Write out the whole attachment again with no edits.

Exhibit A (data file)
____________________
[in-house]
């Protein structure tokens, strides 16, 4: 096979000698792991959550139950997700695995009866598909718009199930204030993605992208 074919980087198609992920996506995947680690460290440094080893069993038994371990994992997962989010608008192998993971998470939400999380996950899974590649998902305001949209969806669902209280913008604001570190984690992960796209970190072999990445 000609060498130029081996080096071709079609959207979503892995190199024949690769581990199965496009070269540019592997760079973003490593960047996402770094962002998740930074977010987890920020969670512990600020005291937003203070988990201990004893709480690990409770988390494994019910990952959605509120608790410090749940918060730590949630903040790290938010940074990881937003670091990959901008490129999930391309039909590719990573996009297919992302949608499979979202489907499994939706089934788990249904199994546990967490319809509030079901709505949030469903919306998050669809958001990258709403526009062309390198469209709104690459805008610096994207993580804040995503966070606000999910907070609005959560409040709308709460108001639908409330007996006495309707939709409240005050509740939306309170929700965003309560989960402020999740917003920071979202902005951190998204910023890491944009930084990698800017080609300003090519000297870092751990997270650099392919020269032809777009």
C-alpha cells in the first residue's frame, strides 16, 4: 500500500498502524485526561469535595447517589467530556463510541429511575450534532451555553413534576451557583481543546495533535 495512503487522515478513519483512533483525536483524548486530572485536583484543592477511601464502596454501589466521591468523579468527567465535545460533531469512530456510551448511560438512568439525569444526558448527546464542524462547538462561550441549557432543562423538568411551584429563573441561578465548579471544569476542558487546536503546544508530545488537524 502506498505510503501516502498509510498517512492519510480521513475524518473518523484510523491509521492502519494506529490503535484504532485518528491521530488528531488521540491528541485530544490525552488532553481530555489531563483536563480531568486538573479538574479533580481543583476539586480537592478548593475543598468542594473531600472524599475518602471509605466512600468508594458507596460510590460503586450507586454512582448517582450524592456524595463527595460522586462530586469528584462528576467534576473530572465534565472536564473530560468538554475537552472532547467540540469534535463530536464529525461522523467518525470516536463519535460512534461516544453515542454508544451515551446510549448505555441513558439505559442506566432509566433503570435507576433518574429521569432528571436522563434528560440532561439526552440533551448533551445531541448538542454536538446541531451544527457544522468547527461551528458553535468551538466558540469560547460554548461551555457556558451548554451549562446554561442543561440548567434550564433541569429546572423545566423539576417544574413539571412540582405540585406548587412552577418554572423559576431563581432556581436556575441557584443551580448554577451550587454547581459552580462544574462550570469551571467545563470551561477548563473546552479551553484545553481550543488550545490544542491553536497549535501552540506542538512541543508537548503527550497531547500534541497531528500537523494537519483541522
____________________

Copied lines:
[in-house]
């Protein structure tokens, strides 16, 4: 096979000698792991959550139950997700695995009866598909718009199930204030993605992208 074919980087198609992920996506995947680690460290440094080893069993038994371990994992997962989010608008192998993971998470939400999380996950899974590649998902305001949209969806669902209280913008604001570190984690992960796209970190072999990445 000609060498130029081996080096071709079609959207979503892995190199024949690769581990199965496009070269540019592997760079973003490593960047996402770094962002998740930074977010987890920020969670512990600020005291937003203070988990201990004893709480690990409770988390494994019910990952959605509120608790410090749940918060730590949630903040790290938010940074990881937003670091990959901008490129999930391309039909590719990573996009297919992302949608499979979202489907499994939706089934788990249904199994546990967490319809509030079901709505949030469903919306998050669809958001990258709403526009062309390198469209709104690459805008610096994207993580804040995503966070606000999910907070609005959560409040709308709460108001639908409330007996006495309707939709409240005050509740939306309170929700965003309560989960402020999740917003920071979202902005951190998204910023890491944009930084990698800017080609300003090519000297870092751990997270650099392919020269032809777009």
C-alpha cells in the first residue's frame, strides 16, 4: 500500500498502524485526561469535595447517589467530556463510541429511575450534532451555553413534576451557583481543546495533535 495512503487522515478513519483512533483525536483524548486530572485536583484543592477511601464502596454501589466521591468523579468527567465535545460533531469512530456510551448511560438512568439525569444526558448527546464542524462547538462561550441549557432543562423538568411551584429563573441561578465548579471544569476542558487546536503546544508530545488537524 502506498505510503501516502498509510498517512492519510480521513475524518473518523484510523491509521492502519494506529490503535484504532485518528491521530488528531488521540491528541485530544490525552488532553481530555489531563483536563480531568486538573479538574479533580481543583476539586480537592478548593475543598468542594473531600472524599475518602471509605466512600468508594458507596460510590460503586450507586454512582448517582450524592456524595463527595460522586462530586469528584462528576467534576473530572465534565472536564473530560468538554475537552472532547467540540469534535463530536464529525461522523467518525470516536463519535460512534461516544453515542454508544451515551446510549448505555441513558439505559442506566432509566433503570435507576433518574429521569432528571436522563434528560440532561439526552440533551448533551445531541448538542454536538446541531451544527457544522468547527461551528458553535468551538466558540469560547460554548461551555457556558451548554451549562446554561442543561440548567434550564433541569429546572423545566423539576417544574413539571412540582405540585406548587412552577418554572423559576431563581432556581436556575441557584443551580448554577451550587454547581459552580462544574462550570469551571467545563470551561477548563473546552479551553484545553481550543488550545490544542491553536497549535501552540506542538512541543508537548503527550497531547500534541497531528500537523494537519483541522